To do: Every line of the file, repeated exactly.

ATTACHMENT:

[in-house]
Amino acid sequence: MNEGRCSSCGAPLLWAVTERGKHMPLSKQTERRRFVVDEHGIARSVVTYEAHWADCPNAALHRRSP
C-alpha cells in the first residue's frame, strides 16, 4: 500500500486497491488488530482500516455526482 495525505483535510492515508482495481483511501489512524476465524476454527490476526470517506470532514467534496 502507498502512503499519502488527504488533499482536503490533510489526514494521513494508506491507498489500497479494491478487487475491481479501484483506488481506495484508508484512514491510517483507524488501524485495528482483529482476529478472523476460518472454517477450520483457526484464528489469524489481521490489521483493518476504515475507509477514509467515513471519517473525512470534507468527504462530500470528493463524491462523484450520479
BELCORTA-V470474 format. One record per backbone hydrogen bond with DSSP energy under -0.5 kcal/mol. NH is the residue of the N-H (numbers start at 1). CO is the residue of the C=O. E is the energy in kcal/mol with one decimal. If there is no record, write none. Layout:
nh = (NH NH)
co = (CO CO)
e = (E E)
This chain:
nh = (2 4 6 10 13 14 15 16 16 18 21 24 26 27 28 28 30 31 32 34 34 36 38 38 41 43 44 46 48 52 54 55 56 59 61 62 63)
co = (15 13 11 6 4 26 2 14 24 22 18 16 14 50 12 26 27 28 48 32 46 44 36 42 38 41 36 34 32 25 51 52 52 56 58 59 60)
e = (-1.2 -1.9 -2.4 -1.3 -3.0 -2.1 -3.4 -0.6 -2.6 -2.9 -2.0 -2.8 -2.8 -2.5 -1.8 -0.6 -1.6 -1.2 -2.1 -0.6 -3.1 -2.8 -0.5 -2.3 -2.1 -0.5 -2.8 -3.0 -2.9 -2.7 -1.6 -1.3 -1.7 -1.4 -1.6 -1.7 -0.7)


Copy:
[in-house]
Amino acid sequence: MNEGRCSSCGAPLLWAVTERGKHMPLSKQTERRRFVVDEHGIARSVVTYEAHWADCPNAALHRRSP
C-alpha cells in the first residue's frame, strides 16, 4: 500500500486497491488488530482500516455526482 495525505483535510492515508482495481483511501489512524476465524476454527490476526470517506470532514467534496 502507498502512503499519502488527504488533499482536503490533510489526514494521513494508506491507498489500497479494491478487487475491481479501484483506488481506495484508508484512514491510517483507524488501524485495528482483529482476529478472523476460518472454517477450520483457526484464528489469524489481521490489521483493518476504515475507509477514509467515513471519517473525512470534507468527504462530500470528493463524491462523484450520479
BELCORTA-V470474 format. One record per backbone hydrogen bond with DSSP energy under -0.5 kcal/mol. NH is the residue of the N-H (numbers start at 1). CO is the residue of the C=O. E is the energy in kcal/mol with one decimal. If there is no record, write none. Layout:
nh = (NH NH)
co = (CO CO)
e = (E E)
This chain:
nh = (2 4 6 10 13 14 15 16 16 18 21 24 26 27 28 28 30 31 32 34 34 36 38 38 41 43 44 46 48 52 54 55 56 59 61 62 63)
co = (15 13 11 6 4 26 2 14 24 22 18 16 14 50 12 26 27 28 48 32 46 44 36 42 38 41 36 34 32 25 51 52 52 56 58 59 60)
e = (-1.2 -1.9 -2.4 -1.3 -3.0 -2.1 -3.4 -0.6 -2.6 -2.9 -2.0 -2.8 -2.8 -2.5 -1.8 -0.6 -1.6 -1.2 -2.1 -0.6 -3.1 -2.8 -0.5 -2.3 -2.1 -0.5 -2.8 -3.0 -2.9 -2.7 -1.6 -1.3 -1.7 -1.4 -1.6 -1.7 -0.7)